To Hear His Call

Mother Teresa once said, “We think sometimes that poverty is only being hungry, naked and homeless. The poverty of being unwanted, unloved and uncared for is the greatest poverty.” One of the greatest lessons that the 10 day immersion in the campo has taught me is the difference between material poverty and poverty of the soul. Although the people in the campos of the Dominican Republic may not have many luxuries or even what we may consider necessities, they posses something much more important. The love and community in Los Tres Pasos exceeded anything I have ever experienced. The community welcomed us with open arms and open houses, showing us immense hospitality. I will try to put into words everything that I have felt and experienced this past week and a half, but I know my words will never do the community of Los Tres Pasos justice.

The Campo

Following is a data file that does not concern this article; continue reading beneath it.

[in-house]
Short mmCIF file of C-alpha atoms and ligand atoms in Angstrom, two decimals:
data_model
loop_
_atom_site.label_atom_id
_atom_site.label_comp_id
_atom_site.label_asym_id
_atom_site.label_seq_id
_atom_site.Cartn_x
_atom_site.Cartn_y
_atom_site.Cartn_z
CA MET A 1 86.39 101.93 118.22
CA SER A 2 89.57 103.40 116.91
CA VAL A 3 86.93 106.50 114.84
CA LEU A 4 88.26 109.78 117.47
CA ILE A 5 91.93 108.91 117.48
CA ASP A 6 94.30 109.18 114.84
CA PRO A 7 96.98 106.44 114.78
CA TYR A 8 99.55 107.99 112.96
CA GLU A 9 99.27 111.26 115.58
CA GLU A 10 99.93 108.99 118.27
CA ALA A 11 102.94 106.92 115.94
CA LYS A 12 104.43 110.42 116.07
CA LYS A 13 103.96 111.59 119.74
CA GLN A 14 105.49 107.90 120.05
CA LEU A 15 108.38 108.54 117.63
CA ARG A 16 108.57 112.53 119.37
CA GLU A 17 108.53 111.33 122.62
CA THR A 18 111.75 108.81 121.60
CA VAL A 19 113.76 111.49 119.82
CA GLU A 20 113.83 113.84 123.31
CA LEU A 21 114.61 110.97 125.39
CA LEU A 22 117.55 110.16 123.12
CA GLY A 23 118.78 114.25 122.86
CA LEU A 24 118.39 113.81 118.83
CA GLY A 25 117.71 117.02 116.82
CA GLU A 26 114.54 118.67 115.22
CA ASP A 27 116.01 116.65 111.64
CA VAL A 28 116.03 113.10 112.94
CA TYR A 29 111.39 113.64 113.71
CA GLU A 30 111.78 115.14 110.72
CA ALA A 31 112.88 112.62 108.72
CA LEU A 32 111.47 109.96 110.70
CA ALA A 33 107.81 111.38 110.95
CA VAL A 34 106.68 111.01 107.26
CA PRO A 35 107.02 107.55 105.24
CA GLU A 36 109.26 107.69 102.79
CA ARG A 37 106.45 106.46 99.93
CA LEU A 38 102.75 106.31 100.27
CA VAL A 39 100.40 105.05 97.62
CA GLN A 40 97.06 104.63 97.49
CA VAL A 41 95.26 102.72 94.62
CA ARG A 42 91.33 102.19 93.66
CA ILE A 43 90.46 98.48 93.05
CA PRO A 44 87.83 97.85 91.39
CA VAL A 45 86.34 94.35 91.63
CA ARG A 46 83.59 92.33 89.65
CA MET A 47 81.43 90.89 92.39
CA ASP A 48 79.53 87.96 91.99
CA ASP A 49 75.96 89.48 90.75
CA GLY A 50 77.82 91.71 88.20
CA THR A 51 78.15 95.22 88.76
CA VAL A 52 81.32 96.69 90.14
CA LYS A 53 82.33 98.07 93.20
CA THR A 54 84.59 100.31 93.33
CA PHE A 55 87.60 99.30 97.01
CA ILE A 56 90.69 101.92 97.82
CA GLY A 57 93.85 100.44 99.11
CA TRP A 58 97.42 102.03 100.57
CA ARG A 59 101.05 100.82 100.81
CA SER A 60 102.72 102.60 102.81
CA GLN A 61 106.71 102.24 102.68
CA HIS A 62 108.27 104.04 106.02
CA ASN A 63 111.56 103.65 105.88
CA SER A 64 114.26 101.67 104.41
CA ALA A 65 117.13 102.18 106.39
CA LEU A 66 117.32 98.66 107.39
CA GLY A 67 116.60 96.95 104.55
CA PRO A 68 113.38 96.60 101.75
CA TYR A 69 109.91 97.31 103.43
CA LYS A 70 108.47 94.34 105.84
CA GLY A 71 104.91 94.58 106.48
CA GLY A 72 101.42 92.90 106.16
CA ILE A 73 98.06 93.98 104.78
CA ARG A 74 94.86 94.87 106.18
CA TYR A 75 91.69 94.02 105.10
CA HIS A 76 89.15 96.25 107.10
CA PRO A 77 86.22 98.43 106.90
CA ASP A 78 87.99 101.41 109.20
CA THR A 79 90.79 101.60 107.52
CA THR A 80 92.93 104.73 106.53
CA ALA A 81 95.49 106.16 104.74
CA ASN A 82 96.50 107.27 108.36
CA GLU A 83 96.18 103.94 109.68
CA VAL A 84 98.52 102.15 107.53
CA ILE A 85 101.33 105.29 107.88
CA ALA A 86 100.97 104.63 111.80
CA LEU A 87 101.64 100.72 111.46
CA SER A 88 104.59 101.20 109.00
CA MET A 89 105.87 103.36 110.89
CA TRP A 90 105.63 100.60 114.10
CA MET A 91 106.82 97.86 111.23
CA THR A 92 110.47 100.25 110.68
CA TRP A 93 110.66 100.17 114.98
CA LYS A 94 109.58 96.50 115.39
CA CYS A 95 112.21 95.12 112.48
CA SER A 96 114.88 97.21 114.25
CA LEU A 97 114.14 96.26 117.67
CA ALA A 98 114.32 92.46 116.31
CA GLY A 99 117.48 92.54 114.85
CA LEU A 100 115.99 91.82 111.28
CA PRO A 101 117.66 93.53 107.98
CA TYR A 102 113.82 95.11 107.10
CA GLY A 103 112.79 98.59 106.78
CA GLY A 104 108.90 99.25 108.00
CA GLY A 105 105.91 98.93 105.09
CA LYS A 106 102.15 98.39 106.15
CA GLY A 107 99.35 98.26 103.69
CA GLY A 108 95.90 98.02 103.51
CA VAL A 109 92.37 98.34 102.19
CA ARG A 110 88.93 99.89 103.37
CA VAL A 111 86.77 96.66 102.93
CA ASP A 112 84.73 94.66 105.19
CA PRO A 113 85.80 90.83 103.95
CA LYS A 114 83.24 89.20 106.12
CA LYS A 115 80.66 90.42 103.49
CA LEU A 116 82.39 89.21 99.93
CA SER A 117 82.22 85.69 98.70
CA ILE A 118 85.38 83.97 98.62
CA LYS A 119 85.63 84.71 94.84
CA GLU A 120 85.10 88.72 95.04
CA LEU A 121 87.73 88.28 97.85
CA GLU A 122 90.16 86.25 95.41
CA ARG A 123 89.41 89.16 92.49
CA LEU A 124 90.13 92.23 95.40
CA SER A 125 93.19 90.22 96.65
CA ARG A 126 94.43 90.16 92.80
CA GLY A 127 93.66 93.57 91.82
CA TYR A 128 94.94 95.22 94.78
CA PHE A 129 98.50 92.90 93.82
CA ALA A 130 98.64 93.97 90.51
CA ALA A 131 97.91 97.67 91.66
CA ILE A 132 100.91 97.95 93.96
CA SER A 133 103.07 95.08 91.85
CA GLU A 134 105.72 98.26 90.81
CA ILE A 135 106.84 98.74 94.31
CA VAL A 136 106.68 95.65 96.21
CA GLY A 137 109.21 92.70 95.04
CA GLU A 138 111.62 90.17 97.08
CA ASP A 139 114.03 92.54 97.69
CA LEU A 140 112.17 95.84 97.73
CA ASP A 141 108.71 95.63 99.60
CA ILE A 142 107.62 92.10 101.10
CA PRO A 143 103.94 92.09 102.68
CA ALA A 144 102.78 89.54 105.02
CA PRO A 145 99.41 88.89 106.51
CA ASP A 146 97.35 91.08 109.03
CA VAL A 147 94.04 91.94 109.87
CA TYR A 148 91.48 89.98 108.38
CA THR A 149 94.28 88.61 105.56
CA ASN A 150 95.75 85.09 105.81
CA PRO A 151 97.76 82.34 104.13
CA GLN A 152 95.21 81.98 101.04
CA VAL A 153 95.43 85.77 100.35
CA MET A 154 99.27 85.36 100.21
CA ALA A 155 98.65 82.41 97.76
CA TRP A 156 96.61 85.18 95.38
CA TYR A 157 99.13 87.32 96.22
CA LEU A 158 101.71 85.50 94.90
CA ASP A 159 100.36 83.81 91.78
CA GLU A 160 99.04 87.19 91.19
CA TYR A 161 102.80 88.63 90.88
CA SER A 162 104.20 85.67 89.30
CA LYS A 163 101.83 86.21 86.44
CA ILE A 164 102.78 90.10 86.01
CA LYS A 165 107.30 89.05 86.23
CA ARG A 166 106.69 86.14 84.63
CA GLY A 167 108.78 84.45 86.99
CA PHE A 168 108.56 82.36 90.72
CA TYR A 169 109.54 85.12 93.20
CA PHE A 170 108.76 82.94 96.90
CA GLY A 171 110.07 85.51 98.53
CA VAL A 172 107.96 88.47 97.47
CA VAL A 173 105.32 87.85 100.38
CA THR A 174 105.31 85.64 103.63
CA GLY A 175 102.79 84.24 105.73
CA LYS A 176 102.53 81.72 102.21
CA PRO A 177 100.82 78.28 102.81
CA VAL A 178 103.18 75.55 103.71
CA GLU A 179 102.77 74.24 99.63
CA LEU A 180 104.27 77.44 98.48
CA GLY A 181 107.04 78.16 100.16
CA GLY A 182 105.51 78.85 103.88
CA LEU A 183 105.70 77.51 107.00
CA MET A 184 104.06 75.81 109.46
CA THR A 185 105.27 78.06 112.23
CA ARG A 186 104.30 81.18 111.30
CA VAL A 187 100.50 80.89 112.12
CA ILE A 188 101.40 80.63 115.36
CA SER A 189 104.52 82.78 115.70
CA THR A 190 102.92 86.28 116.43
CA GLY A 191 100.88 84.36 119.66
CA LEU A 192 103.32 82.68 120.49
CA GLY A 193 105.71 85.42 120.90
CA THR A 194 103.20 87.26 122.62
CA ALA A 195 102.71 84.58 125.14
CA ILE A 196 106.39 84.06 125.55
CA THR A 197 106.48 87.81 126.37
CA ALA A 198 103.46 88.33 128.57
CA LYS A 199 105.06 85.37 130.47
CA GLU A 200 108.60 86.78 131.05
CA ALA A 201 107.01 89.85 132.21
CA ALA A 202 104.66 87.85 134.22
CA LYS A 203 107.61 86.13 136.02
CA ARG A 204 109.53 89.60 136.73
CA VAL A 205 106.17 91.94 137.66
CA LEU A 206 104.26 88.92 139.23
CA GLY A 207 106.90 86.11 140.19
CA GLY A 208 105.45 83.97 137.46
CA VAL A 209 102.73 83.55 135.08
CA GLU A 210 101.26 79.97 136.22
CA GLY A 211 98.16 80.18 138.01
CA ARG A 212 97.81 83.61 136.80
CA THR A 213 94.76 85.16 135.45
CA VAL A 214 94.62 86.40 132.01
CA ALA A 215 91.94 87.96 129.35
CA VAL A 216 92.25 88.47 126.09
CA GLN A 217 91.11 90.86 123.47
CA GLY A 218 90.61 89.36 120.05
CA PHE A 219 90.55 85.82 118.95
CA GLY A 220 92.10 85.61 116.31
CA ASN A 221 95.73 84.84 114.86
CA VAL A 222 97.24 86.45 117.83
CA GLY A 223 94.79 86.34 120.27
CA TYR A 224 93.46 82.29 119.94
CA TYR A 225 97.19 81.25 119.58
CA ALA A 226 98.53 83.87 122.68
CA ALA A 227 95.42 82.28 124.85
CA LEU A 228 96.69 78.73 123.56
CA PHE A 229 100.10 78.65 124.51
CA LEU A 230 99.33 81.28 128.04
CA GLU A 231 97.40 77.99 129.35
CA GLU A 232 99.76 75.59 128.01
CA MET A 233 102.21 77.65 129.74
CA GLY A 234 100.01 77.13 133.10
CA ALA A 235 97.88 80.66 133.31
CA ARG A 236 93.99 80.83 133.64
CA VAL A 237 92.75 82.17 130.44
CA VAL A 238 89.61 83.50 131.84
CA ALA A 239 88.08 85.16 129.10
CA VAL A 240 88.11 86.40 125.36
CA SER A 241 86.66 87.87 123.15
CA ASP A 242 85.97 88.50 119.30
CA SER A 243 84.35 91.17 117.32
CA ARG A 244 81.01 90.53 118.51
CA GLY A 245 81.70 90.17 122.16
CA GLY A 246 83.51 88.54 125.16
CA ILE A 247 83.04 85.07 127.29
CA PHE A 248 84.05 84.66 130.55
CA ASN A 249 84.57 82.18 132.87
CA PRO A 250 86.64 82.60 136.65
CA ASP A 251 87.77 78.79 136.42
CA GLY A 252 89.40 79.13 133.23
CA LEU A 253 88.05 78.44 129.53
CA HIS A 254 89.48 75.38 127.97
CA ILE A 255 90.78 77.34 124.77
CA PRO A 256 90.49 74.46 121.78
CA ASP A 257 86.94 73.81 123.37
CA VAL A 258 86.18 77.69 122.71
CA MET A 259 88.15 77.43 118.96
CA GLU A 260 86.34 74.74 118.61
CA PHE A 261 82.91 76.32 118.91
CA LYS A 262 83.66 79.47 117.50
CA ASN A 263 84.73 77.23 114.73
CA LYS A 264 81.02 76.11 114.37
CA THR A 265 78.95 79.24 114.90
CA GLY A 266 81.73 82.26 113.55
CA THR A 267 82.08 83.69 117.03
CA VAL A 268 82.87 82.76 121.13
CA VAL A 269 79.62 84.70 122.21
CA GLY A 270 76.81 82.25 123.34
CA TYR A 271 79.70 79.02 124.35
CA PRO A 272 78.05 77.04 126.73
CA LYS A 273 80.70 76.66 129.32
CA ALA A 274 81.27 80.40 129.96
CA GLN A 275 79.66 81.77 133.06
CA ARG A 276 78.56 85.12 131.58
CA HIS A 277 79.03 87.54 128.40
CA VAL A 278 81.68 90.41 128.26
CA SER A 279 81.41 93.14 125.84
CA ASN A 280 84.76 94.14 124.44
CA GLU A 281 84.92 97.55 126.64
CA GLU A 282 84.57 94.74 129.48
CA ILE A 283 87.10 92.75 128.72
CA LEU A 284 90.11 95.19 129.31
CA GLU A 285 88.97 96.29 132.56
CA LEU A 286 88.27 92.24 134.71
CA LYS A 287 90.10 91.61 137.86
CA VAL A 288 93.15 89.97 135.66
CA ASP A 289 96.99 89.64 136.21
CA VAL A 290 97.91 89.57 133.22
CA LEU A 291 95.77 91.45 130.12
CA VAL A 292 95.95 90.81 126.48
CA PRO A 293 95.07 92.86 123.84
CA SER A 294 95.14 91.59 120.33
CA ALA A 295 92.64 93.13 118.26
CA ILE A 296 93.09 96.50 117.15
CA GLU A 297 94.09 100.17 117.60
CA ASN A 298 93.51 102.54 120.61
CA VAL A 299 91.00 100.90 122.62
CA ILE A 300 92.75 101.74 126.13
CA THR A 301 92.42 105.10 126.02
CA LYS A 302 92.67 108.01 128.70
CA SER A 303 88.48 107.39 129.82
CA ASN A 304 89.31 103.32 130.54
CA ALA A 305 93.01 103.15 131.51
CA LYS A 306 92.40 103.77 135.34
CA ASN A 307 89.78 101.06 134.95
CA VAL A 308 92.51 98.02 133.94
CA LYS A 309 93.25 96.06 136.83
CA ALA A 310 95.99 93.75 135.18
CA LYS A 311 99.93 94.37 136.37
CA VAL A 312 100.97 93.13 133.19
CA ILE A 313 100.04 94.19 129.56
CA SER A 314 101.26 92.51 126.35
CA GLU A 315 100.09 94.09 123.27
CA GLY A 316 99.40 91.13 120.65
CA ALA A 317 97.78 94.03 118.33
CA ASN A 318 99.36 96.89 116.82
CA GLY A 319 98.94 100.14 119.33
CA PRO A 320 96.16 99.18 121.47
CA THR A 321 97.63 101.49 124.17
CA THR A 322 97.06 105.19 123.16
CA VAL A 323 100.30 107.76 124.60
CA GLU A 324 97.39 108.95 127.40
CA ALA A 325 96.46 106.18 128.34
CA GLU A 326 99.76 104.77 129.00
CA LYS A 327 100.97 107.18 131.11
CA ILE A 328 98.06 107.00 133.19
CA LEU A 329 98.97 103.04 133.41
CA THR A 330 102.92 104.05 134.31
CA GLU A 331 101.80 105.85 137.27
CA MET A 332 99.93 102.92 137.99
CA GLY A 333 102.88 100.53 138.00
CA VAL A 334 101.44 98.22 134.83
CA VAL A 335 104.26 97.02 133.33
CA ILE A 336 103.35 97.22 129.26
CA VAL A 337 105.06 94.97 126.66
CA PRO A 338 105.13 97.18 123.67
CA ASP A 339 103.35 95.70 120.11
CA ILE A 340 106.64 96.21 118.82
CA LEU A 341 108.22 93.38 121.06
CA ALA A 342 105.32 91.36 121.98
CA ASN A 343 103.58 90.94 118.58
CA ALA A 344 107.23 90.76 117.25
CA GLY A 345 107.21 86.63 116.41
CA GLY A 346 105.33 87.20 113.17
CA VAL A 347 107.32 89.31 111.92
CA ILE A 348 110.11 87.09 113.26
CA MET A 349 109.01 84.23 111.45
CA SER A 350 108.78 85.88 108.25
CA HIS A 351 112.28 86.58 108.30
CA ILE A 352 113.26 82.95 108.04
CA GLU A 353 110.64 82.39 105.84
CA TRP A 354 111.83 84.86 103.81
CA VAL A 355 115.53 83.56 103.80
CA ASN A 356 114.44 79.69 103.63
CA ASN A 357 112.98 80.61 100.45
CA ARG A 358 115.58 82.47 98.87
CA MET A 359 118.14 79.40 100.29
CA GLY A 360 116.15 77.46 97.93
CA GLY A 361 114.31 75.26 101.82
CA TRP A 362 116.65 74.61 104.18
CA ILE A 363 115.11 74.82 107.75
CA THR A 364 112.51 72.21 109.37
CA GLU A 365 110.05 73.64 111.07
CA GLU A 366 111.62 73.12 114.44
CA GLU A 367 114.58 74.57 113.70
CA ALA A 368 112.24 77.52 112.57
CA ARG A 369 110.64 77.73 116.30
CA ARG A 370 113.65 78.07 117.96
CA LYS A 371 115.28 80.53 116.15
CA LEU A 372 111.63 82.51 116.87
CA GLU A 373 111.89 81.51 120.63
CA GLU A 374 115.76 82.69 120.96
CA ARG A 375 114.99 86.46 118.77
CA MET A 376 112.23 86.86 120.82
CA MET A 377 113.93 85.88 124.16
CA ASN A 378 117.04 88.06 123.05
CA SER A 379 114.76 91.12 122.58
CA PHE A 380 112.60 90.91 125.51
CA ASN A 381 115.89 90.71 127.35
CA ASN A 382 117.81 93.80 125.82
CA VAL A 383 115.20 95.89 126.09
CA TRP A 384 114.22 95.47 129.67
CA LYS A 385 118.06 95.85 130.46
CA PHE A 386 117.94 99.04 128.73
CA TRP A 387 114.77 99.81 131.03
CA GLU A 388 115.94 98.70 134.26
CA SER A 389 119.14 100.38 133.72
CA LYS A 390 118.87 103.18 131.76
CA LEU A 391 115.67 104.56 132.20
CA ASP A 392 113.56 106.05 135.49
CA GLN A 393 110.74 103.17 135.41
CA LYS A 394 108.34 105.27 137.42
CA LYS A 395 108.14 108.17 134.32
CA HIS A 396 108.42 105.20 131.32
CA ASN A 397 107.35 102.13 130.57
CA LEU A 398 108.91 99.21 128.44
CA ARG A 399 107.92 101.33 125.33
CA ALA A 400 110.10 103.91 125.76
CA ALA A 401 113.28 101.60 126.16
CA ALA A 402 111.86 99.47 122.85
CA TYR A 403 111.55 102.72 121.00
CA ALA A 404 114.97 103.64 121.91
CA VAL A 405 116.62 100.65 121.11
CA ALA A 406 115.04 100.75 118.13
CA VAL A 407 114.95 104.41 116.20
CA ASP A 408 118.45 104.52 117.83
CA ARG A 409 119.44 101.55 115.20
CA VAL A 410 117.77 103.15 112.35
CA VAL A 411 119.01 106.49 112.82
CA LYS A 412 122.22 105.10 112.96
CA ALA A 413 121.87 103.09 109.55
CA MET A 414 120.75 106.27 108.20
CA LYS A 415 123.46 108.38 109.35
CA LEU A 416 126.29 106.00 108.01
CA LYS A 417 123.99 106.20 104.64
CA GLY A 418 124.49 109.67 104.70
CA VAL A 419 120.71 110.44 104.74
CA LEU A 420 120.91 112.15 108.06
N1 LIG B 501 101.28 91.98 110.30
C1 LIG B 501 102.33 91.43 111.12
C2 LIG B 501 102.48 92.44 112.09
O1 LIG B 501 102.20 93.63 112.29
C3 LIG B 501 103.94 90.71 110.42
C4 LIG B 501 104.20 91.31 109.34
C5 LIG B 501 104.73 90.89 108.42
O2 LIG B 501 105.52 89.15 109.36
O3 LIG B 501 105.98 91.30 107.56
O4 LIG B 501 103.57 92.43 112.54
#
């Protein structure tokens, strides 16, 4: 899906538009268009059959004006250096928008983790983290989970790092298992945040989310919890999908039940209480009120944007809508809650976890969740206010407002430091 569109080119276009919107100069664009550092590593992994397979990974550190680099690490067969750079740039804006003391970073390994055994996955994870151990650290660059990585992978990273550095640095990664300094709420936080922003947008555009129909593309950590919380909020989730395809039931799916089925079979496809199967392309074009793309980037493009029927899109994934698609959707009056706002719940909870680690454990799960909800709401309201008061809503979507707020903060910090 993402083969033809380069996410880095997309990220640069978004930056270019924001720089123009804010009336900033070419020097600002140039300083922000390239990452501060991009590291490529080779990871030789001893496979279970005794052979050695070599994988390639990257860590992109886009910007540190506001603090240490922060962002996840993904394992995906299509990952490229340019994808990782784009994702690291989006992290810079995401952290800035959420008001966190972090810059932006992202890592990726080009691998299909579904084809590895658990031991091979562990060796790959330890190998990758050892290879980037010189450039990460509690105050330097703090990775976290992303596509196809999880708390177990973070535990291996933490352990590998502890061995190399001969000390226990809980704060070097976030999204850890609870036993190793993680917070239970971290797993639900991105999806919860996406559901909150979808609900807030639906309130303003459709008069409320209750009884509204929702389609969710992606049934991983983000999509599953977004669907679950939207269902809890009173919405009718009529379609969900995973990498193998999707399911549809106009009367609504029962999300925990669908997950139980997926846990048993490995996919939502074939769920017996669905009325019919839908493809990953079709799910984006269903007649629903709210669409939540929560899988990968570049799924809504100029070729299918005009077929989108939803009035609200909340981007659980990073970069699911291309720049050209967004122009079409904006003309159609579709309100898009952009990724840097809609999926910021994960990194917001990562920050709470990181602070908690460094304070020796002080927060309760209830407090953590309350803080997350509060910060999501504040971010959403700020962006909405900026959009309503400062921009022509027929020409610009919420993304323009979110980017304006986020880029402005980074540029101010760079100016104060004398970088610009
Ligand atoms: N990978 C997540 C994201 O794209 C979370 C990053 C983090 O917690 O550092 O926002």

Los Tres Pasos is located along a hilly dirt road outside the small city of Mamey. Two hundred houses are divided into three smaller neighborhoods separated by sections where the river weaves through the road. There’s a wide range of quality of the houses. The least nice houses are made entirely of wood planks and the nicest houses are made of concrete with tile floors. The reason for the discrepancy is because some people have children or even grandchildren who live in the United States and send remittances back to their family in the campo. The measly earnings by these migrant workers go a lot further in the campo where the average monthly income is very low. The community offered up their nicest houses for us to stay in. For perspective, my house was a medium to high quality house. The walls and floor of the house I stayed in were made of concrete and the roof was made of zinc. There was gap between the roof and the walls, which meant we shared the house with a multitude of bugs. The house was divided by one wall down the middle separating the kitchen (which only had a sink and refrigerator) and the bedrooms. There were three bedrooms separated from each other by a half-wall. The bathroom, in the corner of my parents’ room, was hidden from sight by a curtain and a wall that only came up to my shoulder. Needless to say, my host family and I became very comfortable with each other very quickly, especially on the nights when the food upset my stomach. My family was one of the lucky families in the campo that had electricity. That being said, between the two dim bulbs and frequent power outages, we weren’t able to use the electricity very much. My house was also one of the few in the campo that had running water. Again, our idea of running water is much different than the reality of the people in the campo. Our house had an indoor toilet instead of a latrine, but the water very rarely worked well enough to flush, so it was used like an indoor latrine. In order to bathe, I had to turn on a faucet to fill up a five-gallon bucket and then use a cup to clean myself. Surprisingly, I felt very clean even though the water came from the river without much filtering. This goes to show how we don’t realize that our “necessities” are actually excess. Five-gallons of cold river water did the same job as a 15 minute shower that wastes a ton of water.